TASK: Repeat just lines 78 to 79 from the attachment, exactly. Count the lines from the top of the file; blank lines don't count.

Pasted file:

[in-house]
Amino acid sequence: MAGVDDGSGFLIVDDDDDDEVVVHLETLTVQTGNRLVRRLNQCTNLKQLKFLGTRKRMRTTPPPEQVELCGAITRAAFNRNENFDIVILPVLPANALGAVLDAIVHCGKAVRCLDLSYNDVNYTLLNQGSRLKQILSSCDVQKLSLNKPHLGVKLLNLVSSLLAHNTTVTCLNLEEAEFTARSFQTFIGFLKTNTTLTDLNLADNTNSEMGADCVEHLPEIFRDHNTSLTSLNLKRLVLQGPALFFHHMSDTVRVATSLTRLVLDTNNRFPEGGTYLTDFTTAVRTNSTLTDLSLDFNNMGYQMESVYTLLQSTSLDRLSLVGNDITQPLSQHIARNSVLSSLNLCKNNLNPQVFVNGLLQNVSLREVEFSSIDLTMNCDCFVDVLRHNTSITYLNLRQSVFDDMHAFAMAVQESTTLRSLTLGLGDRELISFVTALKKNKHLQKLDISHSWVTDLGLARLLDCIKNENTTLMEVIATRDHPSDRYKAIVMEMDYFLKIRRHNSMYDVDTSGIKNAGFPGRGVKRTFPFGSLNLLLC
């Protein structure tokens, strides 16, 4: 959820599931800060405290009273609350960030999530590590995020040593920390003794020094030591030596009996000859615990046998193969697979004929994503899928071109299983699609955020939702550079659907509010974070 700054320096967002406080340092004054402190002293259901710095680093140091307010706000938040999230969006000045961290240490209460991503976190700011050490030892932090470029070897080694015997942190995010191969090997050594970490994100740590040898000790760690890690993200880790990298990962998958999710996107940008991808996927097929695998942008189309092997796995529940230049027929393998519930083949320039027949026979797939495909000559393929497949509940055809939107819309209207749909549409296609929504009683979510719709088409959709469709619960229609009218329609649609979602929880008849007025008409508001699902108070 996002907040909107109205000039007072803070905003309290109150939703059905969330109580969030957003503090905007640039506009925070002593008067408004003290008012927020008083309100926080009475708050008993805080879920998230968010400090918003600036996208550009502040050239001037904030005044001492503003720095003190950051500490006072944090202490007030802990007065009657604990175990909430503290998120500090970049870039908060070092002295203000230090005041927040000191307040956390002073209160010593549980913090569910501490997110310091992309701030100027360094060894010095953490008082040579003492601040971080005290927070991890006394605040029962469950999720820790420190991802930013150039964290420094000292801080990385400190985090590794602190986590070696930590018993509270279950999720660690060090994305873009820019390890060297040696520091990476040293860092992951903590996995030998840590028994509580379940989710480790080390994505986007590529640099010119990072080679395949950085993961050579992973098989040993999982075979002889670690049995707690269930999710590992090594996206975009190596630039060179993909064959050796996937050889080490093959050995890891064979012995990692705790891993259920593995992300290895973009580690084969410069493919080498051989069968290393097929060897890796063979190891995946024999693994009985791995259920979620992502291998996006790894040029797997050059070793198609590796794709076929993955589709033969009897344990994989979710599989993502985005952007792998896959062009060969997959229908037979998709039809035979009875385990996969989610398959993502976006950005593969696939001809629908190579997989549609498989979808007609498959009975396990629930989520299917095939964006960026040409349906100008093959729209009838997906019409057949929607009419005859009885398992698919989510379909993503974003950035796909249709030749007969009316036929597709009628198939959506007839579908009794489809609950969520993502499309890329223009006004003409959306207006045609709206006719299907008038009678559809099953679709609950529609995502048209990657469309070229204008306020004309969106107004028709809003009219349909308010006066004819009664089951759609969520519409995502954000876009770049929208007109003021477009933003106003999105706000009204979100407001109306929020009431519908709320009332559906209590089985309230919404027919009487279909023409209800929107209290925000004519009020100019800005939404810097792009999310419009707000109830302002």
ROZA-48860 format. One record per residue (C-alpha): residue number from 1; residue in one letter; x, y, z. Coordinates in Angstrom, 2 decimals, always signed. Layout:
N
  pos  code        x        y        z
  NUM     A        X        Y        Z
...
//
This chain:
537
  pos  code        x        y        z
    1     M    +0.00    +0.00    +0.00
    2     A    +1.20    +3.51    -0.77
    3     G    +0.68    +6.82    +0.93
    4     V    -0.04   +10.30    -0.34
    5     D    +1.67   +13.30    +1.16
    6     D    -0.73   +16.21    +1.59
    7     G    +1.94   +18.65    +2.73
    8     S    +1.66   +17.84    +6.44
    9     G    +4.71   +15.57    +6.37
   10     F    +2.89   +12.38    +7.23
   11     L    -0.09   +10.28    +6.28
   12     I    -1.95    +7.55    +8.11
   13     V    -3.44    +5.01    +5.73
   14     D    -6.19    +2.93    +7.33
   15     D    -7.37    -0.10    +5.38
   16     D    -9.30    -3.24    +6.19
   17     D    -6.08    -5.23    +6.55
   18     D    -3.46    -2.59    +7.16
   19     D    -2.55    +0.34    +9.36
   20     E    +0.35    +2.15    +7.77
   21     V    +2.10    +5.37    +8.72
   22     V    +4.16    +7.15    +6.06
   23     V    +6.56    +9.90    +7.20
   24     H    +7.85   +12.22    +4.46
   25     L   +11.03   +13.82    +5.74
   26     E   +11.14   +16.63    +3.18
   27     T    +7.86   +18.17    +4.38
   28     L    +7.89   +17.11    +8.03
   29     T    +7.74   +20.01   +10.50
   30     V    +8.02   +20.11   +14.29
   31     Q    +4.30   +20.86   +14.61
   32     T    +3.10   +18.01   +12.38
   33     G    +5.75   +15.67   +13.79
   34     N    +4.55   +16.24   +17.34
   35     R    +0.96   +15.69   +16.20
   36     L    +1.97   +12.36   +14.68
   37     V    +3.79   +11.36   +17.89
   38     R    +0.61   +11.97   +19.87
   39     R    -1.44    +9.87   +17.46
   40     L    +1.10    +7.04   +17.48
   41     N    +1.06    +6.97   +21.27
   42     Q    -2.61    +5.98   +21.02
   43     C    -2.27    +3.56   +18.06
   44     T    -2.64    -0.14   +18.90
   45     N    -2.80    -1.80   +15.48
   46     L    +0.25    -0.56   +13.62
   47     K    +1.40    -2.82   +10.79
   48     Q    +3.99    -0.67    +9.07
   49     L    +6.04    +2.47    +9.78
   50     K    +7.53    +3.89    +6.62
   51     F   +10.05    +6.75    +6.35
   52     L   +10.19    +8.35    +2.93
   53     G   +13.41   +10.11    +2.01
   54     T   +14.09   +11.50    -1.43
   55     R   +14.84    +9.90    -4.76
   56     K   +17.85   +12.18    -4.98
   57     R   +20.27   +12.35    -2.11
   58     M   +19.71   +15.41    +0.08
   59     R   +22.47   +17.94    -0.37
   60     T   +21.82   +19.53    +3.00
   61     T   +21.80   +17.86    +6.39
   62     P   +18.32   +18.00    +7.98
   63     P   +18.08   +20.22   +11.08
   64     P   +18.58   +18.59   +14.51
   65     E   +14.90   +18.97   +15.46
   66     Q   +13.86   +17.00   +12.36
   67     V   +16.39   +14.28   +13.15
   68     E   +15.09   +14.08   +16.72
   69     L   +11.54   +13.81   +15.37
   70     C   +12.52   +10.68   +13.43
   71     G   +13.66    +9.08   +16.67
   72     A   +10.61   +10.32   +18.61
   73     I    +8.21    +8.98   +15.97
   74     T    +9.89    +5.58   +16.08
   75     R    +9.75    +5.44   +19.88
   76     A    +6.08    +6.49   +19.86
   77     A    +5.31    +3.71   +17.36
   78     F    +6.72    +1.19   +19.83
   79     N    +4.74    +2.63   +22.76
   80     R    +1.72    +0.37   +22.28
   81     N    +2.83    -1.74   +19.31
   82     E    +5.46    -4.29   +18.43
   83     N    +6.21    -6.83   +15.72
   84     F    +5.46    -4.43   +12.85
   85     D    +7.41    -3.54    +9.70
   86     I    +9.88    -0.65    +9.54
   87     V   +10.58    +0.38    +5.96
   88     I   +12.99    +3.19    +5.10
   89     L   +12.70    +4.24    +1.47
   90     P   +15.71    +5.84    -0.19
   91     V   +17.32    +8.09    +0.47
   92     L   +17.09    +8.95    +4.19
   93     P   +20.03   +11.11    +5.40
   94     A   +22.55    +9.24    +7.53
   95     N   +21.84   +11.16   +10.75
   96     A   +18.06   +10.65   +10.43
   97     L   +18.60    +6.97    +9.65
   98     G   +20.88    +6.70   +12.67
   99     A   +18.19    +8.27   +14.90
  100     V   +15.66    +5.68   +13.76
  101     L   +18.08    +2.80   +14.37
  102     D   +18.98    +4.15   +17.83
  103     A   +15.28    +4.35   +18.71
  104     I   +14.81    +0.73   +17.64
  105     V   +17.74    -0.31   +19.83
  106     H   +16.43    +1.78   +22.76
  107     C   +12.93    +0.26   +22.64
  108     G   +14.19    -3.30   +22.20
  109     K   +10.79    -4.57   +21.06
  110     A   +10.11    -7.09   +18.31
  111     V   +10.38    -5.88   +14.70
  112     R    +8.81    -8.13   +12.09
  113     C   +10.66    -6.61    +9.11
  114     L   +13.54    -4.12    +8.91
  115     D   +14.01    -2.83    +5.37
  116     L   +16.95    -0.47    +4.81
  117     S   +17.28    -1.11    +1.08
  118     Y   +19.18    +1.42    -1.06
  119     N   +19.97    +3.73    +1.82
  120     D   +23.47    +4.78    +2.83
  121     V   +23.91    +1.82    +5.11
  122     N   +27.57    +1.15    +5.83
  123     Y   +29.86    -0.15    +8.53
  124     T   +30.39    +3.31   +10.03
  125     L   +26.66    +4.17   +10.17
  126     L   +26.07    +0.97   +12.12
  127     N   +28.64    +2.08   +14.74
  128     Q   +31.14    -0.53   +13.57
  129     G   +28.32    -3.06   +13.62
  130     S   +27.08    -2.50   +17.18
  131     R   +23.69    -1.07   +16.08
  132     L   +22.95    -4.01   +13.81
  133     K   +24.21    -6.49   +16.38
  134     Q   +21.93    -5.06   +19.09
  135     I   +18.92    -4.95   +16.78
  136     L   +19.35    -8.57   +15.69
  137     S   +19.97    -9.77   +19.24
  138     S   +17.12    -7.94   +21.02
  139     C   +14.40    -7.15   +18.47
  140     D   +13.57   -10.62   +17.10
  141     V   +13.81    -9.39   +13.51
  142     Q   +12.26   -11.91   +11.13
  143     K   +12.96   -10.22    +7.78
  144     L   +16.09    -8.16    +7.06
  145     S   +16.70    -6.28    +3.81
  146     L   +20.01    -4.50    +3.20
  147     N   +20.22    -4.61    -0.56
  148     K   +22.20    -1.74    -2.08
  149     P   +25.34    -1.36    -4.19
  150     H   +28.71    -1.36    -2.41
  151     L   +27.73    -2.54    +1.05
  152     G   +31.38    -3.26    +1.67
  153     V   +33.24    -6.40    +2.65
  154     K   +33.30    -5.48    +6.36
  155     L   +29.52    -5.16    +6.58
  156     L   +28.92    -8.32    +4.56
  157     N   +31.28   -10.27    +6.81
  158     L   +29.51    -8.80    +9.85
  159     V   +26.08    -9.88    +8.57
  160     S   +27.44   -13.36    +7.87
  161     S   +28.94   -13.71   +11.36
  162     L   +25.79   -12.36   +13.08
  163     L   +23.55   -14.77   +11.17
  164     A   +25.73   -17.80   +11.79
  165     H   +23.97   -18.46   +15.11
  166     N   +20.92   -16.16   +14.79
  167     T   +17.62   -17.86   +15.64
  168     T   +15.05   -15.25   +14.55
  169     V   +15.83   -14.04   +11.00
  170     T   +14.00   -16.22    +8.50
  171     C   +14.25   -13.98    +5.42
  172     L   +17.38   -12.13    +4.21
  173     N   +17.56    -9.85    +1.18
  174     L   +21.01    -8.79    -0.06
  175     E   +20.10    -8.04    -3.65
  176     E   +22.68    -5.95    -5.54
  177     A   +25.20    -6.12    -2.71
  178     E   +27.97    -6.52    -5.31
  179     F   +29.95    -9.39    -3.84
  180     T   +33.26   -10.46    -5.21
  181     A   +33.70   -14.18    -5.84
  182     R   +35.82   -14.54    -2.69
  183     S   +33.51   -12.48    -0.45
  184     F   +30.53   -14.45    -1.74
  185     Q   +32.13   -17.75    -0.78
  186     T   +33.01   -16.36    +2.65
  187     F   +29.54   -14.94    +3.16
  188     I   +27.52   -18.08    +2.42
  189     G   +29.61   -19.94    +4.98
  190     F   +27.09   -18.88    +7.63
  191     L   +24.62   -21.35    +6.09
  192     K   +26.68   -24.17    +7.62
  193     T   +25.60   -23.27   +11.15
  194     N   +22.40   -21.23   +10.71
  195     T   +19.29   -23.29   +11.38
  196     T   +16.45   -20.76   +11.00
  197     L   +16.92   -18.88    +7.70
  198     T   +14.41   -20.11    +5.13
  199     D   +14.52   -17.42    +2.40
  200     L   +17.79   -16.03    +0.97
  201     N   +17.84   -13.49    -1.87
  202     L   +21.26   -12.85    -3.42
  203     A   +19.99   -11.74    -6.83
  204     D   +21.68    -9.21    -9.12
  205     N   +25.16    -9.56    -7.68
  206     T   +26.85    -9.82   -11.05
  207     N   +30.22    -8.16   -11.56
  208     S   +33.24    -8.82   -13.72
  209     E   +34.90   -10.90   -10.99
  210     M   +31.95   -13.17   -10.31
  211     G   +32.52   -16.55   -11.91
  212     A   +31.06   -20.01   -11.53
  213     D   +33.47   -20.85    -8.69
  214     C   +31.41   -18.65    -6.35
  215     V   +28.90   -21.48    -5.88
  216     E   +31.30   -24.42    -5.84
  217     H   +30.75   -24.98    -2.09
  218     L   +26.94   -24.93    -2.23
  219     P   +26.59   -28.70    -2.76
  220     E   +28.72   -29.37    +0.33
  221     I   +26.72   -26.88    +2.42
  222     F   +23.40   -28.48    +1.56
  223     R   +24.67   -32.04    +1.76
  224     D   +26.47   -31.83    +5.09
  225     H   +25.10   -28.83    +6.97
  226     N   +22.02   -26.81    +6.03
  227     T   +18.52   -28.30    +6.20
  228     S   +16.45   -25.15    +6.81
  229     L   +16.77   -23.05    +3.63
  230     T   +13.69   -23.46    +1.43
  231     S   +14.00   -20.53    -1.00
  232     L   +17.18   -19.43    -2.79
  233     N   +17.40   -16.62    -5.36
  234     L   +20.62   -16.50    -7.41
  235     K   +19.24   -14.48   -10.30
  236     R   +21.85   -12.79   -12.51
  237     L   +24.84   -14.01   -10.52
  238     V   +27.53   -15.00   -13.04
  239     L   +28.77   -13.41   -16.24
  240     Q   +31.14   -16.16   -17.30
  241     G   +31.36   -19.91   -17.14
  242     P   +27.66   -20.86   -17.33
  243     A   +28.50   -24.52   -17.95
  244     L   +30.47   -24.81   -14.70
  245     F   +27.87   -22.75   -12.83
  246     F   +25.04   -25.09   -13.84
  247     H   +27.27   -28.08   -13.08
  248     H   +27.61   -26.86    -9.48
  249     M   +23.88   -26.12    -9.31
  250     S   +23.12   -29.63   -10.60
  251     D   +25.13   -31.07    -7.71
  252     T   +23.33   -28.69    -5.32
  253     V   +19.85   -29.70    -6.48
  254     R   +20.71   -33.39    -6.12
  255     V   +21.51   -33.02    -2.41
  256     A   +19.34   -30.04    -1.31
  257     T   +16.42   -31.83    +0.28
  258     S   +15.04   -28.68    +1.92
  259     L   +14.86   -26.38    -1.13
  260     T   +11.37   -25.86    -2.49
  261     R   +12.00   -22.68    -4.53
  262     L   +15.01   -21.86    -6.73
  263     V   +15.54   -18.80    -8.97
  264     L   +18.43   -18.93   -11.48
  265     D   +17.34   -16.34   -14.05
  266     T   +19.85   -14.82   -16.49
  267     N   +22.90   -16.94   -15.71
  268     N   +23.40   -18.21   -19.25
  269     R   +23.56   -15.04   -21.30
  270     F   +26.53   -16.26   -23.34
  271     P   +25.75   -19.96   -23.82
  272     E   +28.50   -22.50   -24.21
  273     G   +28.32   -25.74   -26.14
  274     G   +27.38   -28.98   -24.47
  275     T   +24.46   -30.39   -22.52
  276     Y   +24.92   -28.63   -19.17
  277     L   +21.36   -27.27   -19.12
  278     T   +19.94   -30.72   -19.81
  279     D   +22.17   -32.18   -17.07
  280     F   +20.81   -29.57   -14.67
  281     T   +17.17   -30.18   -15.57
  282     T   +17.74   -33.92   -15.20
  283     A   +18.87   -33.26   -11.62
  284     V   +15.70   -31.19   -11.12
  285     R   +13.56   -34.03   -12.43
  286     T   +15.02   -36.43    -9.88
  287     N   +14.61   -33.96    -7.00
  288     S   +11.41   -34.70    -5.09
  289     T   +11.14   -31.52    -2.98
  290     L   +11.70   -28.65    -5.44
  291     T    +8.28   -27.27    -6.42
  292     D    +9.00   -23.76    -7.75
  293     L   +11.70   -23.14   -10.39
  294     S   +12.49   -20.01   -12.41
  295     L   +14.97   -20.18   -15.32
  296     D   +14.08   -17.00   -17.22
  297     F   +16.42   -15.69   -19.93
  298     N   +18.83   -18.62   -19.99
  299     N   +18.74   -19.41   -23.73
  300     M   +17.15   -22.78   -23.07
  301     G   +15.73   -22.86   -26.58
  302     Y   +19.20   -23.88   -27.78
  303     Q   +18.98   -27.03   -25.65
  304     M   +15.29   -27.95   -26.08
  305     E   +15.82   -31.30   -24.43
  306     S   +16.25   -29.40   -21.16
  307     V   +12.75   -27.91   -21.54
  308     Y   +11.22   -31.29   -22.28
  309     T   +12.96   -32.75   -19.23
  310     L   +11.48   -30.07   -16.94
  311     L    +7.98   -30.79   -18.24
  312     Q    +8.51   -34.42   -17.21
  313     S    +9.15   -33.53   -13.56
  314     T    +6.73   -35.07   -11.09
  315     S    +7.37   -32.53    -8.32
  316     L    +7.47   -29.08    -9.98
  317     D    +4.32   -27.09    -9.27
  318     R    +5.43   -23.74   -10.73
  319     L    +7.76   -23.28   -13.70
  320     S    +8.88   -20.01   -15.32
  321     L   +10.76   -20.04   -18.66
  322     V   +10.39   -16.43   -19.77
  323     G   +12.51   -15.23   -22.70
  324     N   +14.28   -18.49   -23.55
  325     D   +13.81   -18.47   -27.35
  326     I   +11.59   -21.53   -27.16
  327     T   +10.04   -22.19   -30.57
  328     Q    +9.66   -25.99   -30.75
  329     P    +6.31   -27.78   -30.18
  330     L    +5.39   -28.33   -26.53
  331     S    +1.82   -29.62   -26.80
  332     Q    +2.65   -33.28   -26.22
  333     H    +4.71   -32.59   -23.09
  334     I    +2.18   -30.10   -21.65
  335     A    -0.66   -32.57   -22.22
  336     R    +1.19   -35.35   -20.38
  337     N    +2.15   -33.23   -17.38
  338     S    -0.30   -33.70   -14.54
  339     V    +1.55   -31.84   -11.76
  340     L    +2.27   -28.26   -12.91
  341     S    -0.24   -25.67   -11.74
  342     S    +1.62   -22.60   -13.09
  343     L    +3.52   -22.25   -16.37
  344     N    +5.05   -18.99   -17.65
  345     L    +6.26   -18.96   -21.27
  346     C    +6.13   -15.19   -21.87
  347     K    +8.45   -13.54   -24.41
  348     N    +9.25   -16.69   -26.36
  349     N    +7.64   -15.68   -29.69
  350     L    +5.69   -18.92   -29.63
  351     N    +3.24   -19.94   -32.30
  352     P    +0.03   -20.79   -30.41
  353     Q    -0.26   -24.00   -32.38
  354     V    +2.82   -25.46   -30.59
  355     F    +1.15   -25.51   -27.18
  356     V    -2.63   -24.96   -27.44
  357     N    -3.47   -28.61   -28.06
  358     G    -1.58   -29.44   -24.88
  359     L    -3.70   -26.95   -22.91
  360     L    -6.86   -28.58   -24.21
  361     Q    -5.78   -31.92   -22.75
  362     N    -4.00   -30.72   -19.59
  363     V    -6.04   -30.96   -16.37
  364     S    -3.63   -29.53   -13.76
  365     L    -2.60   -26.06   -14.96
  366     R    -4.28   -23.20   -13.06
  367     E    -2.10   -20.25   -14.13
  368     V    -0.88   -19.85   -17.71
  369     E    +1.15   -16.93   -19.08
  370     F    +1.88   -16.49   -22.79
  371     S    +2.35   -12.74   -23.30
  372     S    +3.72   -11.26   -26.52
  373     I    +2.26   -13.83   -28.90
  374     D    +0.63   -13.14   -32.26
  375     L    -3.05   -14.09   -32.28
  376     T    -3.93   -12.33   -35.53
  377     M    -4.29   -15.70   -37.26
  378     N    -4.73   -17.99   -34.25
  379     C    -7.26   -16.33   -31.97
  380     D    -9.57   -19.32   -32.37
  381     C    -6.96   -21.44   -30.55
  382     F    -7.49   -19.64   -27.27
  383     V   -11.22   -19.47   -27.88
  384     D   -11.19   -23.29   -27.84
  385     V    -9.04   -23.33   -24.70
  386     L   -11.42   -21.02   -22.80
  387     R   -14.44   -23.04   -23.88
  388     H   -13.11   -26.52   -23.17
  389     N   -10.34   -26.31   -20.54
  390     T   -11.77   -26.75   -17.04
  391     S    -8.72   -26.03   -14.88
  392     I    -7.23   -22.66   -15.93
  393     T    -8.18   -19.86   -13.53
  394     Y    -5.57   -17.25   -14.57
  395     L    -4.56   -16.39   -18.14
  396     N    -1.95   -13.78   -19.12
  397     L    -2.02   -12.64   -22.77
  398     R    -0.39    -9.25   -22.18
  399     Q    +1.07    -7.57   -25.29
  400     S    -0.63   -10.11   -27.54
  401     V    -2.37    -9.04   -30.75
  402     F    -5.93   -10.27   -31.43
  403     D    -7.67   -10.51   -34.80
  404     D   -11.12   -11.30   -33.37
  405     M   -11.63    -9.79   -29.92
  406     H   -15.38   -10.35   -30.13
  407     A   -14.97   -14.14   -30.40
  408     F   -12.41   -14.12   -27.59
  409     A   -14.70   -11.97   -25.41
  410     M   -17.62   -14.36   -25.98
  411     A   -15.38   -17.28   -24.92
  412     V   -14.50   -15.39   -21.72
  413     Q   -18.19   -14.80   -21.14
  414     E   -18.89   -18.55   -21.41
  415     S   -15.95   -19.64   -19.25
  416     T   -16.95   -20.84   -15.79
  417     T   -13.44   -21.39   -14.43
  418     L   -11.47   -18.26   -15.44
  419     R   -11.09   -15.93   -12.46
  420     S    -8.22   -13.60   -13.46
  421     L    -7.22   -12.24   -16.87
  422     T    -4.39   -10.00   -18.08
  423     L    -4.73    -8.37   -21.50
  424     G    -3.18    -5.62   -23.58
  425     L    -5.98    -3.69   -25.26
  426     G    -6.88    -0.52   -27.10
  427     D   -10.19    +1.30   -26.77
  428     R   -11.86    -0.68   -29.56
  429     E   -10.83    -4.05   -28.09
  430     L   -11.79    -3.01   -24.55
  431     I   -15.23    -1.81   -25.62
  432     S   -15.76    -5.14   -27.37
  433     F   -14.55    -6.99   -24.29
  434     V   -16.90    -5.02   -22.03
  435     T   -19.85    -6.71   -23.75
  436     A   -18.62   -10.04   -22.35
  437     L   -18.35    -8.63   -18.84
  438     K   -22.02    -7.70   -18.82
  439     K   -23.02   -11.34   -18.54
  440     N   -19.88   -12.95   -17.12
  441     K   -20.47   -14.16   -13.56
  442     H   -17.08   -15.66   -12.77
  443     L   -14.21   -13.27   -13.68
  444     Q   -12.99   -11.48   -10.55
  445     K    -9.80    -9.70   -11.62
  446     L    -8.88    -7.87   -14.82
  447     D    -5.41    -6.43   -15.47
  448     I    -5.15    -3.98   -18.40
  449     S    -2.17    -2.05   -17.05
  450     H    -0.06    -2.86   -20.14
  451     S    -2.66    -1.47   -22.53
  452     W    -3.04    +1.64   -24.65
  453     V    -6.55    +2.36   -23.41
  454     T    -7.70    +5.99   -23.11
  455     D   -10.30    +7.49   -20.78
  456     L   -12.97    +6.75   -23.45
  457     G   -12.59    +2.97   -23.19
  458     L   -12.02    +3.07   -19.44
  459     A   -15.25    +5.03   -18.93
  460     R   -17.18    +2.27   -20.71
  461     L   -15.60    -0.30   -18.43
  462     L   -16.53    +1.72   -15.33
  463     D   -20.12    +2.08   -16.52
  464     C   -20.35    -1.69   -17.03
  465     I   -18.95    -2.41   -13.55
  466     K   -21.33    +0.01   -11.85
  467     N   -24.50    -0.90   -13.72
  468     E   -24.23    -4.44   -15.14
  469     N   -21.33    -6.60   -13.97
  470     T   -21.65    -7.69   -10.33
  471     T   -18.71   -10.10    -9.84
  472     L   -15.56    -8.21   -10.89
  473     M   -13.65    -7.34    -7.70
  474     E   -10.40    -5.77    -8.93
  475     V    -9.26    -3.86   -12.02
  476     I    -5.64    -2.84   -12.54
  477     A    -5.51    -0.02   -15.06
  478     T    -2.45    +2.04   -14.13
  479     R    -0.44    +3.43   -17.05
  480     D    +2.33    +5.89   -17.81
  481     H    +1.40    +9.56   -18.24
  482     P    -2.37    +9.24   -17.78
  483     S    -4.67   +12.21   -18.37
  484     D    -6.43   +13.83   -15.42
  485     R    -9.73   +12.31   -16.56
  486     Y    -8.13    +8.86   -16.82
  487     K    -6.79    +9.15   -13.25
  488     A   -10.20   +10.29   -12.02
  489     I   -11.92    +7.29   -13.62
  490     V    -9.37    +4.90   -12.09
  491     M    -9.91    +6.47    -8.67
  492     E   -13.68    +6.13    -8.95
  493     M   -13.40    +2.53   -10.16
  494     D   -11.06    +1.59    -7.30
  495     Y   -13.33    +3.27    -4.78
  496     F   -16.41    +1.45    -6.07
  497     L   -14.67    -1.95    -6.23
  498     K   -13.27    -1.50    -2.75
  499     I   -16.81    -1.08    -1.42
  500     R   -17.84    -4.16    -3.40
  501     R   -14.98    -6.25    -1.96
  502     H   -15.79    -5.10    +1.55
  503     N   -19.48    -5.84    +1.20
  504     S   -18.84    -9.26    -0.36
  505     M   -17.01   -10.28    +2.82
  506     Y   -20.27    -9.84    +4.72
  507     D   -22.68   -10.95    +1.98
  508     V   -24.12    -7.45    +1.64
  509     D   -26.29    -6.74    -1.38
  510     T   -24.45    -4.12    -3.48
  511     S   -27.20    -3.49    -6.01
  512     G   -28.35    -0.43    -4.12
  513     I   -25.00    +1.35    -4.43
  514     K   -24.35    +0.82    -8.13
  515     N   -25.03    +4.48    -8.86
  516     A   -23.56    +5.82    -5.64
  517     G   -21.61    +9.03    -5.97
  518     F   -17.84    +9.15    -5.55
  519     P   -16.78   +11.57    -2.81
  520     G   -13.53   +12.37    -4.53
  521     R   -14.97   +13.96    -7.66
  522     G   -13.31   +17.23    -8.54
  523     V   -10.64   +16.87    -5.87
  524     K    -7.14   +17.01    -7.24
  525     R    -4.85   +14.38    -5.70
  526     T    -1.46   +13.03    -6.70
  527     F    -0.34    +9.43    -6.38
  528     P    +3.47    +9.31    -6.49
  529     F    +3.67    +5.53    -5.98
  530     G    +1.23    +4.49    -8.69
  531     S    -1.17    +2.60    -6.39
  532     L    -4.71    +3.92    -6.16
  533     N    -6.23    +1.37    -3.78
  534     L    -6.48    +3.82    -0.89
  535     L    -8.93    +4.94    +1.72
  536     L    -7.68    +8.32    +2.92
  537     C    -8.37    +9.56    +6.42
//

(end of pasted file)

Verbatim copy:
   66     Q   +13.86   +17.00   +12.36
   67     V   +16.39   +14.28   +13.15